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Home / Blog / What does the state’s lowest 5% list mean for Oakland?

What does the state’s lowest 5% list mean for Oakland?

CRUNCHED!      April, 2019     


On the last day of January 2019, with little fanfare and drowned out by the impending strikes over unacceptably low teacher pay, the California Department of Education published a list of schools that are eligible for additional support and funds from the state. It’s also the list of the lowest 5% of public schools in California as determined by the CA School Dashboard.

Thinking about quality
Oakland is over-represented on this list. Not surprisingly, I’ve received quite a few questions about the 5% list, especially as parents just last week had to confirm their enrollment choices for next year. The need for more quality schools is on everyone’s mind, so I’m here today to try to demystify and share some context.

Why publish this list at all?
Every Student Succeeds Act (ESSA), the latest reauthorization of federal K-12 education policy signed into law by former President Obama, requires that each state create clear criteria for identifying the lowest performing 5% of schools so that resources and efforts can best be deployed for improving student outcomes. After receiving feedback from US Department of Education during the ESSA state plan approval process, California chose to align the identification criteria around the CA School Dashboard, its current multi-measure accountability system for K-12 schools, inclusive of alternative schools starting Fall 2018.

CA School Dashboard Resources
Before we go too deep, let me share some resources on the CA School Dashboard. Check out the links for more useful information:

What are the criteria?
In California, the lowest 5% of schools are eligible for comprehensive support and improvement (CSI). If a school meets any of the following criteria on the CA School Dashboard, it will be identified as a CSI school: ·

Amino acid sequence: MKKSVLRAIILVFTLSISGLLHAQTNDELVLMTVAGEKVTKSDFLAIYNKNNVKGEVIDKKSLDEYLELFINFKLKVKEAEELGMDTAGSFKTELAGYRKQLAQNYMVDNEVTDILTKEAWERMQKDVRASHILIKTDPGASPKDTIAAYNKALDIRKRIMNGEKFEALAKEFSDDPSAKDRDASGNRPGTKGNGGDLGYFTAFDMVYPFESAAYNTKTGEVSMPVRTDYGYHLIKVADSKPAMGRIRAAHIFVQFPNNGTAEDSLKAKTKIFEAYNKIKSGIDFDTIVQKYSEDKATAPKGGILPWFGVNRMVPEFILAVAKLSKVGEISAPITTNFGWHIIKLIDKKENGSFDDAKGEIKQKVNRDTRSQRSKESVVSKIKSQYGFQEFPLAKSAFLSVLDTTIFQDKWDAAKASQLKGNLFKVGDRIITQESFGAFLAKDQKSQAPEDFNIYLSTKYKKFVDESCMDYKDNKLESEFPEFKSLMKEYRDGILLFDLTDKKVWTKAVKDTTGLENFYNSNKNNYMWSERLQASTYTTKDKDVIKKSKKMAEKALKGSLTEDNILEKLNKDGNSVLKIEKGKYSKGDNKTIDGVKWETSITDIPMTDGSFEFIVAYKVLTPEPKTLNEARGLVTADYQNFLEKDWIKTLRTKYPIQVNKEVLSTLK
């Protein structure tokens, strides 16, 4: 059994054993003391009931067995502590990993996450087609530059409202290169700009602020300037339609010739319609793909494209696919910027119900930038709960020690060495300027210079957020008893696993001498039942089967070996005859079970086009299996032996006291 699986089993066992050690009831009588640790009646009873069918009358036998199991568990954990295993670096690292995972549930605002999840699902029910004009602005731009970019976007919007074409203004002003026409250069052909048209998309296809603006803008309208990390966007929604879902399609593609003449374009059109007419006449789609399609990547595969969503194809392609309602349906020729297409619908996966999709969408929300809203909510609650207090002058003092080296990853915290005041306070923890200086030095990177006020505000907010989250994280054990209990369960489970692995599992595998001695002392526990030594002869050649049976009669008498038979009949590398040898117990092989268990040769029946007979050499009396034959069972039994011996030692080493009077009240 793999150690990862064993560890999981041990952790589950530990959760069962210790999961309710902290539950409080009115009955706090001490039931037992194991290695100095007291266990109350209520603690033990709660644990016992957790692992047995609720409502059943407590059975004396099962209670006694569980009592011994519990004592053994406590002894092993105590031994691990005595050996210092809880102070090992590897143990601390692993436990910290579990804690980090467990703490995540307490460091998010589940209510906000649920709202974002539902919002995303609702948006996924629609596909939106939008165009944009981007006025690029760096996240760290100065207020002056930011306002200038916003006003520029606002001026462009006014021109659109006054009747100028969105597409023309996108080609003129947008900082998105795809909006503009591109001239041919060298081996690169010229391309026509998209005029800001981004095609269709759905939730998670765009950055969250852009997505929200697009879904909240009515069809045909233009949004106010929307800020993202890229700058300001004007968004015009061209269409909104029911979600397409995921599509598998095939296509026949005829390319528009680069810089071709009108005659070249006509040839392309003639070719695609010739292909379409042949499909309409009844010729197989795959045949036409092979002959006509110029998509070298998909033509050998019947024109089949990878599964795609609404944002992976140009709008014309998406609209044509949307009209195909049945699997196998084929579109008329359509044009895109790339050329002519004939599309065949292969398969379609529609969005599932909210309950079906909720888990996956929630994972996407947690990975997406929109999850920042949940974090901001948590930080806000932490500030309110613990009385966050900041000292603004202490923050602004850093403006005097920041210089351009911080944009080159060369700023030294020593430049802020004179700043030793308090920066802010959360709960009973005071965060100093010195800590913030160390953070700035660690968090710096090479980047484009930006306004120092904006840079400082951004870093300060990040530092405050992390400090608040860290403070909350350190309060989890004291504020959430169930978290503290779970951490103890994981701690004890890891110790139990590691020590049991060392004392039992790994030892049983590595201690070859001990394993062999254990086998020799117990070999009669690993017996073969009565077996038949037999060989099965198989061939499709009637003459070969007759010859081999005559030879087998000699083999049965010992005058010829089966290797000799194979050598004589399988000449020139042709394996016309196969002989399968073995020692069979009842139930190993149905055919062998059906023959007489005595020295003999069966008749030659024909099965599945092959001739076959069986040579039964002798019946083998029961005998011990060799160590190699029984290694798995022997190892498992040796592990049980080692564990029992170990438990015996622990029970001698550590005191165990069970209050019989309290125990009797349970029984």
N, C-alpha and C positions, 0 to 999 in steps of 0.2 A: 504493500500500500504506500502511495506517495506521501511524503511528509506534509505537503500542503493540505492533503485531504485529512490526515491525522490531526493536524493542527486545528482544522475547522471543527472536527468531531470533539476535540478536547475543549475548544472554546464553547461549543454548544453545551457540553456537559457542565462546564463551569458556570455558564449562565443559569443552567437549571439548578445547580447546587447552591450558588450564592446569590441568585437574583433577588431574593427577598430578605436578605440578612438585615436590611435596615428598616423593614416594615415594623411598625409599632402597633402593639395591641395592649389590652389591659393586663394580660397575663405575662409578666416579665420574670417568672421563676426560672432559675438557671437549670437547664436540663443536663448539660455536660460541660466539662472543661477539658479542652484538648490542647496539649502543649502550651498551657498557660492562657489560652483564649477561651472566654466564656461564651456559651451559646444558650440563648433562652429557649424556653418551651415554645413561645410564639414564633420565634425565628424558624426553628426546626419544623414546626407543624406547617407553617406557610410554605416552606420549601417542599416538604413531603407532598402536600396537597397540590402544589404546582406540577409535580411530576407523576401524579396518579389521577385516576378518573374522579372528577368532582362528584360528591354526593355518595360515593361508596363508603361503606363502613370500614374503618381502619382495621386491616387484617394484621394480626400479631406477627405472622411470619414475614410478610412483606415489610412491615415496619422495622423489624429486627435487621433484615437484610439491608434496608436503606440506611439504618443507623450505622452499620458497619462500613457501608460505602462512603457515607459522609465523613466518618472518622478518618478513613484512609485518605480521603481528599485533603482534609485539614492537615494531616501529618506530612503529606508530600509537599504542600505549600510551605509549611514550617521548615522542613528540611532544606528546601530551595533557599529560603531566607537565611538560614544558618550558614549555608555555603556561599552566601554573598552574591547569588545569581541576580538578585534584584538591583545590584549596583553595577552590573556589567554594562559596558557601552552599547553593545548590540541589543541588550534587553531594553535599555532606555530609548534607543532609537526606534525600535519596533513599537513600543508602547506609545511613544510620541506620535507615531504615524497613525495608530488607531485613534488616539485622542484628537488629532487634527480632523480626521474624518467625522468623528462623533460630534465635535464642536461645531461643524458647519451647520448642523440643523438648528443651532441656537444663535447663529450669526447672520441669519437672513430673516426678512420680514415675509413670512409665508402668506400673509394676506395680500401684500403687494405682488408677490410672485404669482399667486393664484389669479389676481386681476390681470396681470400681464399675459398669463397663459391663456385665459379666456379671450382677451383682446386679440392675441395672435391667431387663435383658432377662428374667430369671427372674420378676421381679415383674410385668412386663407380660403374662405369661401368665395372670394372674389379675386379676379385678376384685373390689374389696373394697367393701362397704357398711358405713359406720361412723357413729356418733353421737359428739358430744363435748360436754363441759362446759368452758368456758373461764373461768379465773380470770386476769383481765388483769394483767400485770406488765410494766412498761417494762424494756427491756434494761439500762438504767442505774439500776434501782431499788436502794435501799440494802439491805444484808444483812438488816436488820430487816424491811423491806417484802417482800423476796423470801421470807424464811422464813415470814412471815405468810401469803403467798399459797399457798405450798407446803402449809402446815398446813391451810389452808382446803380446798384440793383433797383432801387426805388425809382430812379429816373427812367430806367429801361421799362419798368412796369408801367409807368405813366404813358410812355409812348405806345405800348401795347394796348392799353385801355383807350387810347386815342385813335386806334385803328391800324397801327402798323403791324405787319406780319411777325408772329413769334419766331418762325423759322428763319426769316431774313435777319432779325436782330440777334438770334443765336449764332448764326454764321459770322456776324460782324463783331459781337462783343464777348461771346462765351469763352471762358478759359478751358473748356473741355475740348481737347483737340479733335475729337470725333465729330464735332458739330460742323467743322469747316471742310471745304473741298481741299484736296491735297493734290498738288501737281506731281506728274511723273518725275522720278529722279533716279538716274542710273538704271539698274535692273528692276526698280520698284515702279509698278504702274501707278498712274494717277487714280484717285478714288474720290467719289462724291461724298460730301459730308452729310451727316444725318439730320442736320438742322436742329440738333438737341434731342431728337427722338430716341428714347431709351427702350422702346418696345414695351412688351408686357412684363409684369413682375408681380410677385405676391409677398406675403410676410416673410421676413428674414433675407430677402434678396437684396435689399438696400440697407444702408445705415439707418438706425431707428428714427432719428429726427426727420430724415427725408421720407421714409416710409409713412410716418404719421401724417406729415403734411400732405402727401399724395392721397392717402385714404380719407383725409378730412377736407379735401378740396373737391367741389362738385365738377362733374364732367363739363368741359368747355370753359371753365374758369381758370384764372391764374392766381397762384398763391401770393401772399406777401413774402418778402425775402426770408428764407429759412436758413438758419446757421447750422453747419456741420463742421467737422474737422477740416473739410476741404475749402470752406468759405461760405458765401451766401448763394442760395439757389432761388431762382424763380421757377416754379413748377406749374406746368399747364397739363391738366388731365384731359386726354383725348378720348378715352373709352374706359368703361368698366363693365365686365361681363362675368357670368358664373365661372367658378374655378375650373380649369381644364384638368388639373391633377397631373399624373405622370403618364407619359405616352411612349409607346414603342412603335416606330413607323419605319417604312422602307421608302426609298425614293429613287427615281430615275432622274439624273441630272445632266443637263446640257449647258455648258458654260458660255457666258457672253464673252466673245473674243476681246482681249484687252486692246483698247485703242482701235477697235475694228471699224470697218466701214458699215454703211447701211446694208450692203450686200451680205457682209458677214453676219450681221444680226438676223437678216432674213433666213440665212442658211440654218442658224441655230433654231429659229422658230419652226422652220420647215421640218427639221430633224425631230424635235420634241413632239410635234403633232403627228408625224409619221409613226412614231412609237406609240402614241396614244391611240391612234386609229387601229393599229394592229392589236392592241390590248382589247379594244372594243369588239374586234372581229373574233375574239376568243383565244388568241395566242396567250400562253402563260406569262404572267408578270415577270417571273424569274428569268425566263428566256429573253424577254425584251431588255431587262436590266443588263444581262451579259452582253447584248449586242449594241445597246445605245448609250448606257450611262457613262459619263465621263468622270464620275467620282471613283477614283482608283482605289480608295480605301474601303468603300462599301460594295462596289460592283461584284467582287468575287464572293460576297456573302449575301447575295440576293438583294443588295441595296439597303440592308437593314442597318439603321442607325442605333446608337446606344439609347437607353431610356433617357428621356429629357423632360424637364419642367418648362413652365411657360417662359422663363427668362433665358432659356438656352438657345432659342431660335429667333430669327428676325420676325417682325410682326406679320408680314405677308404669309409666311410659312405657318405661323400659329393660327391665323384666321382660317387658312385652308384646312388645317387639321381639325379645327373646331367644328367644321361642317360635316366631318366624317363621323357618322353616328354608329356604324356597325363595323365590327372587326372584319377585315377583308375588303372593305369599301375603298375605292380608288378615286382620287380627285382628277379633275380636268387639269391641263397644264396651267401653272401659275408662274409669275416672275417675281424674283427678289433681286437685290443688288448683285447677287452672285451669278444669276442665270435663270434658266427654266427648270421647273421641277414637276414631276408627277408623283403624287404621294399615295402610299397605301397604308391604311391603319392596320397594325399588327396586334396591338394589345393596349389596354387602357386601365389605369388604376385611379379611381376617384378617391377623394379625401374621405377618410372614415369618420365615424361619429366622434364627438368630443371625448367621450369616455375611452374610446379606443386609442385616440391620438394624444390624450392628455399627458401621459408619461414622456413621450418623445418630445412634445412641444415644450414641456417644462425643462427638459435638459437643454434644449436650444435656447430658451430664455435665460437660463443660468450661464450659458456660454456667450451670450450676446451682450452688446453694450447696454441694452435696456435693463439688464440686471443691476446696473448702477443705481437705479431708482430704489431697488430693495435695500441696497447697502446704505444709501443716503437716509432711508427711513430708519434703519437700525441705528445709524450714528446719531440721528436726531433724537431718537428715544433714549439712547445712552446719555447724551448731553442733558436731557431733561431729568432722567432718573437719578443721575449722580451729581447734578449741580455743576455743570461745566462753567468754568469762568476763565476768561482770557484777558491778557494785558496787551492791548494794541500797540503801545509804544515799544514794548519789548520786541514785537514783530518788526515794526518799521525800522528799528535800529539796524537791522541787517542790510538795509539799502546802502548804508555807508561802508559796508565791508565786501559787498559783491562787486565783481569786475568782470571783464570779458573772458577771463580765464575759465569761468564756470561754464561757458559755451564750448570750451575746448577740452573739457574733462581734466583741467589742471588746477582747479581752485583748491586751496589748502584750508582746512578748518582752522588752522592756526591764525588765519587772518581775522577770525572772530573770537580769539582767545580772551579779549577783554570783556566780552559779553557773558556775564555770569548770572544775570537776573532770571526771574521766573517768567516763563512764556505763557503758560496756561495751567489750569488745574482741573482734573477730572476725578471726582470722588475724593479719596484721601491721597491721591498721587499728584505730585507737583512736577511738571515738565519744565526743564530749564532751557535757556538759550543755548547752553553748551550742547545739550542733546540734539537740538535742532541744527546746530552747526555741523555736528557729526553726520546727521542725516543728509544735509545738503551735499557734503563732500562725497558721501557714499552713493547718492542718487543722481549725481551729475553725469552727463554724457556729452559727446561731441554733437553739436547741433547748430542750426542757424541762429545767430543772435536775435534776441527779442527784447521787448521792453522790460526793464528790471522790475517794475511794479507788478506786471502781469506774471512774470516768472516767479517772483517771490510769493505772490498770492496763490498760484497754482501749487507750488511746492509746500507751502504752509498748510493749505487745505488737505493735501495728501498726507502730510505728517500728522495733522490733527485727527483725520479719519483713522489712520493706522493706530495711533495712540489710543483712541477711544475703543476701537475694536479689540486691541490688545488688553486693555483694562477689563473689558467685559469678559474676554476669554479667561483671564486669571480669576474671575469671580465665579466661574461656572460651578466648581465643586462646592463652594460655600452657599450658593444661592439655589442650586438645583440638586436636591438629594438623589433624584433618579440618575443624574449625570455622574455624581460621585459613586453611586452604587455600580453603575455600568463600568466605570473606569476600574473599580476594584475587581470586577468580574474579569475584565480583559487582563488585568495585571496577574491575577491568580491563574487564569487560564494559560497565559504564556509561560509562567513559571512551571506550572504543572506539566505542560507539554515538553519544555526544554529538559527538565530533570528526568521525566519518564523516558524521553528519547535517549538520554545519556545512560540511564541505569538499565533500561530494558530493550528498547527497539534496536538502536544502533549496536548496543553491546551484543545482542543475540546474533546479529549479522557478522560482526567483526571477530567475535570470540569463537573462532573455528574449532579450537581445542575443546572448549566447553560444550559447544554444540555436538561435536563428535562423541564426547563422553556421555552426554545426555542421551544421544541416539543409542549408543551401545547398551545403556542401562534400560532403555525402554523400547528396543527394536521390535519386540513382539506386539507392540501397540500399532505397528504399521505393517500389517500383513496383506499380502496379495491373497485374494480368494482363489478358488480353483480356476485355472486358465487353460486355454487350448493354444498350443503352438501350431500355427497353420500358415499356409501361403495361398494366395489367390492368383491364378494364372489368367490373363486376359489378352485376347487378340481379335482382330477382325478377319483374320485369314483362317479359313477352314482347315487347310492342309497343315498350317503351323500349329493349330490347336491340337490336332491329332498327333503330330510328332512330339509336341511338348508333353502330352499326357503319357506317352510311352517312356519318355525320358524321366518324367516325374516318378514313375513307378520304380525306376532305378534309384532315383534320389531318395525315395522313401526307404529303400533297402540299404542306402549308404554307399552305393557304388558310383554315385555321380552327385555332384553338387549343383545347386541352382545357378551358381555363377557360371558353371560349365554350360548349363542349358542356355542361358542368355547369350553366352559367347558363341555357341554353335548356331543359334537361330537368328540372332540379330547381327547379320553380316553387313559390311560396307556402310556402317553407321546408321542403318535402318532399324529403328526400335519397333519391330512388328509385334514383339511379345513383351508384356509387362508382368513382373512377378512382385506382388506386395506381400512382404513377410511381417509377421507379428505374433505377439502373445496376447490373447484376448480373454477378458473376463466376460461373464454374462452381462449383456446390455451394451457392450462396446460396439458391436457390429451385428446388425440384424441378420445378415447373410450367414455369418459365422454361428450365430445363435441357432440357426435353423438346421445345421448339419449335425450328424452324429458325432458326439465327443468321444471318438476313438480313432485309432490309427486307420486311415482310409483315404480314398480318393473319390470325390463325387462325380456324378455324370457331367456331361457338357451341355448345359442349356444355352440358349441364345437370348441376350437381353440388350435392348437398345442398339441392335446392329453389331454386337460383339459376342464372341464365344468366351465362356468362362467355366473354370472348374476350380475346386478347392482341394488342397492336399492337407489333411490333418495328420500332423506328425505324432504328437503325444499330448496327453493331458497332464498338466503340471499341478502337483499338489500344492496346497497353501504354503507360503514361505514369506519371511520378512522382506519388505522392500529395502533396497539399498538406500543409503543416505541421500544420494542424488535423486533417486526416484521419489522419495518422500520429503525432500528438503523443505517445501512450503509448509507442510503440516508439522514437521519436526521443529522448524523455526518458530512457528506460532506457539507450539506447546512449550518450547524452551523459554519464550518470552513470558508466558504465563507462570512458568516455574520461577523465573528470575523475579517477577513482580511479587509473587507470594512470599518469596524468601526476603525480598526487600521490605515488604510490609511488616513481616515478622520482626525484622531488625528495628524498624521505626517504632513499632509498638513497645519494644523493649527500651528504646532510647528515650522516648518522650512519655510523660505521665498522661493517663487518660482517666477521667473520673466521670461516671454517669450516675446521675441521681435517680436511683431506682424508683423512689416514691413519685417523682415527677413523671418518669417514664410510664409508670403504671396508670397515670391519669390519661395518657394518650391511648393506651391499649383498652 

• Grad rates <67% over two years average (HS only) (example)
  • All red indicators on CA School Dashboard (example)
  • All red and orange indicators on CA School Dashboard (example)
  • All red except for one indicator of any other color (example)
  • Majority red indicators if they have 5+ indicators (think 6-12 schools) (example)

Identification for CSI is based on “All Students” group for both traditional and alternative schools and occurs once every three years. When the CA School Dashboard is updated each fall, a school can “exit” the list if they no longer meet the specific criteria they were flagged for. For example, if School X (grades 6-12) was flagged for low graduation rates but has a high graduation rate average over the next two years, they would no longer be flagged. They can be re-flagged in the future for other reasons, like having majority red indicators or if their graduation rates decrease again.


How’s Oakland looking?
So…which of Oakland’s schools are on the list? Here is a table ordered alphabetically:

Source: EdSource Database: California’s lowest-performing schools in 2018-19

Some quick analysis:

  • While the criteria are meant to yield a target of 5% of schools in California, Oakland is overrepresented on the list with 21% of its schools listed. (28 out of the possible 131 public schools. This includes both district-run + charter and alternative + traditional)
    • 24% of Oakland district-run schools were listed (21 schools)